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Cath Everett

Sift Media

Freelance journalist and former editor of HRZone

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Home Office may have breached employee “trust and confidence”, warn lawyers


The blame game taking place between the Home Office and the head of the UK Border Force serves as a reminder to employers of their duty to maintain “trust and confidence” with workers, lawyers have warned.

After being publicly accused by Home Secretary, Theresa May, of acting “improperly” by relaxing border checks for people arriving in the UK from outside of the European Economic Area over the summer, Brodie Clark is now suing her for constructive dismissal.
He claims that he was denied the opportunity to respond to the Home Secretary’s disparaging comments about him which, he attests, included being branded “a rogue civil servant” during a private briefing.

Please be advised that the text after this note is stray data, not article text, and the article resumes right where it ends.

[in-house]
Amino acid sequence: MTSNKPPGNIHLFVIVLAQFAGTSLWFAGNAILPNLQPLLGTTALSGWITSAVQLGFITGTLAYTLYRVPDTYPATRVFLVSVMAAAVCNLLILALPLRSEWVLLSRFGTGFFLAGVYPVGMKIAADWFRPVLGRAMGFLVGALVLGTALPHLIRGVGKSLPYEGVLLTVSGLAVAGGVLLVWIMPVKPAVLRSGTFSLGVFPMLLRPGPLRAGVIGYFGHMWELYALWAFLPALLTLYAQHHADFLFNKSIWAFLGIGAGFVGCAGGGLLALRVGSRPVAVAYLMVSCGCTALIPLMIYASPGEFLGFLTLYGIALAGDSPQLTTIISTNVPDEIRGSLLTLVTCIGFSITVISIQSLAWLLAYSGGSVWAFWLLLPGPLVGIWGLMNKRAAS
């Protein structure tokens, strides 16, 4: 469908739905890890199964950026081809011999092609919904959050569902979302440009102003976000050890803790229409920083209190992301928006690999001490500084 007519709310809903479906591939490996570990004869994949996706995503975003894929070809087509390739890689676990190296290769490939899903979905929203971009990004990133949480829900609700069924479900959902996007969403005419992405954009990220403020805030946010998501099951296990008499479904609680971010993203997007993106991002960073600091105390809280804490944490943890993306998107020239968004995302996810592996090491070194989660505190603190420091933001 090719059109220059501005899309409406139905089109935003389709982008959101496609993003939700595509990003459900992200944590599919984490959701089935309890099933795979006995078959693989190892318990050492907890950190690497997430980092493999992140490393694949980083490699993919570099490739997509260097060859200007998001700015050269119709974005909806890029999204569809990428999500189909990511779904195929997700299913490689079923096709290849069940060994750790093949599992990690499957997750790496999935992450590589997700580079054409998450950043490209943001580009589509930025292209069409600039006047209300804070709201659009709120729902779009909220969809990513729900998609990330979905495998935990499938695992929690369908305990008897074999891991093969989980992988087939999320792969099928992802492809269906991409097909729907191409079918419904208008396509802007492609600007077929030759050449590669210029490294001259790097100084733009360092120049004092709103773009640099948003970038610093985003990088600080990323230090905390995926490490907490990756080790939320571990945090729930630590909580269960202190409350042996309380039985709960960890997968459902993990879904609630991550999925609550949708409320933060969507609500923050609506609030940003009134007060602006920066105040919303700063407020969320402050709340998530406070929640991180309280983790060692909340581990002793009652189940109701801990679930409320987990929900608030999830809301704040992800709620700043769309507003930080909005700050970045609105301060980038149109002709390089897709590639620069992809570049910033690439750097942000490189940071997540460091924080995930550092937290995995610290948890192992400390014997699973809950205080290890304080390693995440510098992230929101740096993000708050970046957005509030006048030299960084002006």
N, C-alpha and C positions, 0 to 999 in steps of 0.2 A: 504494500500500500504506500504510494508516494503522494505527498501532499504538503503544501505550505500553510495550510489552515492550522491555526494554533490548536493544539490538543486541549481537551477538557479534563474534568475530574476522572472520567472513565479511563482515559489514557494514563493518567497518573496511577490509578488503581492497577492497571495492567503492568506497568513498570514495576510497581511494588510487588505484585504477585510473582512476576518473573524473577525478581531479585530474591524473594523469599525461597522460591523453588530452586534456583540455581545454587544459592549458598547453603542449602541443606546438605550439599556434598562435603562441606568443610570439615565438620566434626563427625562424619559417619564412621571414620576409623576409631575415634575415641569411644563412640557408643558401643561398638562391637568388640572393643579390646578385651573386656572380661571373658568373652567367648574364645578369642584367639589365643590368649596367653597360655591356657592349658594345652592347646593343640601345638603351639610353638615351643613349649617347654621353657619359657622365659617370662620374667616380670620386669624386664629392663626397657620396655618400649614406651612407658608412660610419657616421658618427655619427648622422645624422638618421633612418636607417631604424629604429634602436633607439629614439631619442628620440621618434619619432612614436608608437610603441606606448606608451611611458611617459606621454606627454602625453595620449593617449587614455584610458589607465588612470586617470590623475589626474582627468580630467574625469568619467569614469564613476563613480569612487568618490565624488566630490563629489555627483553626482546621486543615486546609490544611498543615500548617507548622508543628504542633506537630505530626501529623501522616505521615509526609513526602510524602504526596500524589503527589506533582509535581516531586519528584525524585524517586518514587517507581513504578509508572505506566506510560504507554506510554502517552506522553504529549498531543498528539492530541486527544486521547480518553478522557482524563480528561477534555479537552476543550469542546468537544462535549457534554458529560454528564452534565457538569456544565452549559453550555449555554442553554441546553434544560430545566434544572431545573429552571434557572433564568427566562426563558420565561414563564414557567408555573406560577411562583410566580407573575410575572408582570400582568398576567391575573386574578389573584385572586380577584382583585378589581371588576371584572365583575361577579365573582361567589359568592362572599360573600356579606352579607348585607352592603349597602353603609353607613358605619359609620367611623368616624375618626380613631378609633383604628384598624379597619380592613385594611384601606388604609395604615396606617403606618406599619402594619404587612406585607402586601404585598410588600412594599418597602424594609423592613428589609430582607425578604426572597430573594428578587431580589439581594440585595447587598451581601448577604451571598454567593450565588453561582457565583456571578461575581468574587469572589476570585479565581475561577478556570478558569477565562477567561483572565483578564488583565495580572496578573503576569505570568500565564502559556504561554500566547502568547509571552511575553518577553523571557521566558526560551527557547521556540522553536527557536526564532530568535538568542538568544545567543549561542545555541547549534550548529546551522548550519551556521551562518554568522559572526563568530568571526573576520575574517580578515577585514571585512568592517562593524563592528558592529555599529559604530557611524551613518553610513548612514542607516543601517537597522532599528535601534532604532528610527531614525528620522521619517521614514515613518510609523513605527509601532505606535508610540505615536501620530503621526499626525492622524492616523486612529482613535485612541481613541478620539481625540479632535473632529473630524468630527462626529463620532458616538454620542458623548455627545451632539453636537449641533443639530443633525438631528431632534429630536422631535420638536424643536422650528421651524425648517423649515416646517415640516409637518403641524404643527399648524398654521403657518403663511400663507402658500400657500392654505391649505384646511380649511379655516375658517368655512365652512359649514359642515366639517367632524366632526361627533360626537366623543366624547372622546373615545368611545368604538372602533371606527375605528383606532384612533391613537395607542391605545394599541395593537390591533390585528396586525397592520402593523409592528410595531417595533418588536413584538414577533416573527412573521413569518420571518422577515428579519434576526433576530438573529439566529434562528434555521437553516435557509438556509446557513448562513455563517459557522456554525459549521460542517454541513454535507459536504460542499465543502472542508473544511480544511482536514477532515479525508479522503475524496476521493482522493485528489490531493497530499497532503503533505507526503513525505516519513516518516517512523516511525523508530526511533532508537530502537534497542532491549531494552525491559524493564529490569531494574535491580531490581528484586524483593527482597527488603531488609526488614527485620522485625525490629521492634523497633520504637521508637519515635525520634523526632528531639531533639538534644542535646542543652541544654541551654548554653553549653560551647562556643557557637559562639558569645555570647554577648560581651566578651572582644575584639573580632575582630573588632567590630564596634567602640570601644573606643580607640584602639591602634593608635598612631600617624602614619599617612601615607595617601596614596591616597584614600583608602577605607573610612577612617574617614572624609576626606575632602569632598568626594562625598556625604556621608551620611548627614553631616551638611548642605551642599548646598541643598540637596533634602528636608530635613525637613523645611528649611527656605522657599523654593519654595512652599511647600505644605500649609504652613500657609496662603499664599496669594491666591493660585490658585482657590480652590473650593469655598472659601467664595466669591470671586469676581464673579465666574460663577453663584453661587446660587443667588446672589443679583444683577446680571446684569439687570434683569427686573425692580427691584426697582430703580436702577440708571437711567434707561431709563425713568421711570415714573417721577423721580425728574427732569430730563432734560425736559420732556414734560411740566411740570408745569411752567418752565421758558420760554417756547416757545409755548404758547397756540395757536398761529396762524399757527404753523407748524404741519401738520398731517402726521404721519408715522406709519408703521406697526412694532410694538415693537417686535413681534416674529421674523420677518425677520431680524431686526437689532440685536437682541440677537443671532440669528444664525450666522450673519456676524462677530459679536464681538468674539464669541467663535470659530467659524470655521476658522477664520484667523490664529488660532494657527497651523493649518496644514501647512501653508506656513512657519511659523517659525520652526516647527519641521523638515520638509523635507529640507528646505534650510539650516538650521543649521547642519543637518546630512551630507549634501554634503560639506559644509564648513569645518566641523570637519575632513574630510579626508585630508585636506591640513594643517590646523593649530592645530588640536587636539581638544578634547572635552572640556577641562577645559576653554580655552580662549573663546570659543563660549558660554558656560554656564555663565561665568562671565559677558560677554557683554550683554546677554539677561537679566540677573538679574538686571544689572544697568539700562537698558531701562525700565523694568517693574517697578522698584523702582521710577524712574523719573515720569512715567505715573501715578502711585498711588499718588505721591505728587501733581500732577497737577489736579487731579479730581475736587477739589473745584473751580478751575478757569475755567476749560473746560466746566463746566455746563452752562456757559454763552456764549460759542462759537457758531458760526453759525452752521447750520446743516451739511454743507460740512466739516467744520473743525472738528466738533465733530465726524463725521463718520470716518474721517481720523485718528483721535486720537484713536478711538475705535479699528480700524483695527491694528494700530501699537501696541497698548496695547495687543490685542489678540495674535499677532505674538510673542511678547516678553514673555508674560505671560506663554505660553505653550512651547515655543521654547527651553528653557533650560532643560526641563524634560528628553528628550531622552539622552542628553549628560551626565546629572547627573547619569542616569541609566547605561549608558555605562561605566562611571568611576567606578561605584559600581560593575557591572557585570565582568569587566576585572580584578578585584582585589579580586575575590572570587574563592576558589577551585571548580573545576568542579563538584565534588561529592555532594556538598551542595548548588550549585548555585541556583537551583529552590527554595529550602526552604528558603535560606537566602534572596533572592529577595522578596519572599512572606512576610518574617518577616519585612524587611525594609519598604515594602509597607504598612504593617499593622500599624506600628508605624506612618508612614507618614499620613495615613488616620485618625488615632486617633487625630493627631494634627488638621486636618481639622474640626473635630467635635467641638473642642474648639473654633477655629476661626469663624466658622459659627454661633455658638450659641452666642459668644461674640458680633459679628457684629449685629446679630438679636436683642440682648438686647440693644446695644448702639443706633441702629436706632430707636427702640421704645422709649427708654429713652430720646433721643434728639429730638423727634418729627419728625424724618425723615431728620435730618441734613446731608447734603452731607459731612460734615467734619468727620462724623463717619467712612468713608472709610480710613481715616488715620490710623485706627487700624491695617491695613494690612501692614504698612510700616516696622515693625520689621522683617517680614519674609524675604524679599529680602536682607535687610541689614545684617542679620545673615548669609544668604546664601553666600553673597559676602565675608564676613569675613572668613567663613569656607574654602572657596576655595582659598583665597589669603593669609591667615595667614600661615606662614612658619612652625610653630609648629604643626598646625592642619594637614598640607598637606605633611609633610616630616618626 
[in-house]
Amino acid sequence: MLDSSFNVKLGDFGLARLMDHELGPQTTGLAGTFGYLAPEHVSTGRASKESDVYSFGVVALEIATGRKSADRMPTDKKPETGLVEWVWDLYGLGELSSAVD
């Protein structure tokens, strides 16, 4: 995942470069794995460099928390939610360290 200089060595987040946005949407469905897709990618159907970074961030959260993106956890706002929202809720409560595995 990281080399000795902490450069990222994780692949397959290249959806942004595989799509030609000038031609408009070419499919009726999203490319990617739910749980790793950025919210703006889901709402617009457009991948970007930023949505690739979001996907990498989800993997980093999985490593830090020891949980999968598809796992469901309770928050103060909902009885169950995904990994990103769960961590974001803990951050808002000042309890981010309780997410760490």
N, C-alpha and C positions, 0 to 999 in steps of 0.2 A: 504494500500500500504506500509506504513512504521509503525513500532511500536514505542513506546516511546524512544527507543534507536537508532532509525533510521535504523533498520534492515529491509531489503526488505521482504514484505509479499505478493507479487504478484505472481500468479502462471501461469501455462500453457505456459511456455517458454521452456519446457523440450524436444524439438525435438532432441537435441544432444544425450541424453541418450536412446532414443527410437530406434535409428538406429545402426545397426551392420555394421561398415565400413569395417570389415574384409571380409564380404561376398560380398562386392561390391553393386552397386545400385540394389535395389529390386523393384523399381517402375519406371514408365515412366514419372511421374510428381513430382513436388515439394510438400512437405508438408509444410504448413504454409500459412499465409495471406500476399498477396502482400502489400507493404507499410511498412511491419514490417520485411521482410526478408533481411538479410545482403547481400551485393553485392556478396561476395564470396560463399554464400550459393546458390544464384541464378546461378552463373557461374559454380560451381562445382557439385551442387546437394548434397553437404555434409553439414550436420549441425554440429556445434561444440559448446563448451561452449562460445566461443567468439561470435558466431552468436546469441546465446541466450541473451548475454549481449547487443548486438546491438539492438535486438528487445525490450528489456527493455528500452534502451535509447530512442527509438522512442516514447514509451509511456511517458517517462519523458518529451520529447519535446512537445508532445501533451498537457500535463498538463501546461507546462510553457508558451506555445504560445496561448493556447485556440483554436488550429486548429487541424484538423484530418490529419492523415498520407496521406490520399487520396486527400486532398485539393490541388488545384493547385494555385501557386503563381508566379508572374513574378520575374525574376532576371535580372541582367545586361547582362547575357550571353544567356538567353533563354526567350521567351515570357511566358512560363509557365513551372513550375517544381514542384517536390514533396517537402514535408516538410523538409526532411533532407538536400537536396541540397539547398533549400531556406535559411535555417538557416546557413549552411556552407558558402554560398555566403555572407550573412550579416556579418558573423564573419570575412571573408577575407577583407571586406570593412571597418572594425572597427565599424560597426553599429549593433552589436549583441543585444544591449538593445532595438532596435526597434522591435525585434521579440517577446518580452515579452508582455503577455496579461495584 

Lorraine Teague, an employment partners at law firm Shakespeares, said: “If Mr Clark’s claims are found to be correct, this would mean that his employer may have breached their duty not to undermine trust and confidence between employer and employee. This duty is an inherent part of all employment contracts.”
It also went without saying that disciplinary matters should always be dealt with in a private manner and procedures should be followed as appropriate, she added.
Teague cited three key ways in which employers could avoid potential claims for unfair or constructive dismissal:
  1. Beware of speaking to the media about employee behaviour unless there is proper cause: In a claim made against RDF Media Group Plc, the fact that representations made to the press about a worker were true was considered a good defence
  2. Keep disciplinary matters away from the shop floor: Reprimanding staff members in front of colleagues, in a manner disproportionate to their perceived misconduct, was the basis of a successful claim against Hilton Hotels International
  3. Take care if deciding to suspend an employee: Although many employers automatically suspend workers accused of serious misconduct, in the case of Hertfordshire County Council, it was found to be a “knee jerk reaction” that led to a breach of trust and confidence.
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Cath Everett

Freelance journalist and former editor of HRZone

Read more from Cath Everett

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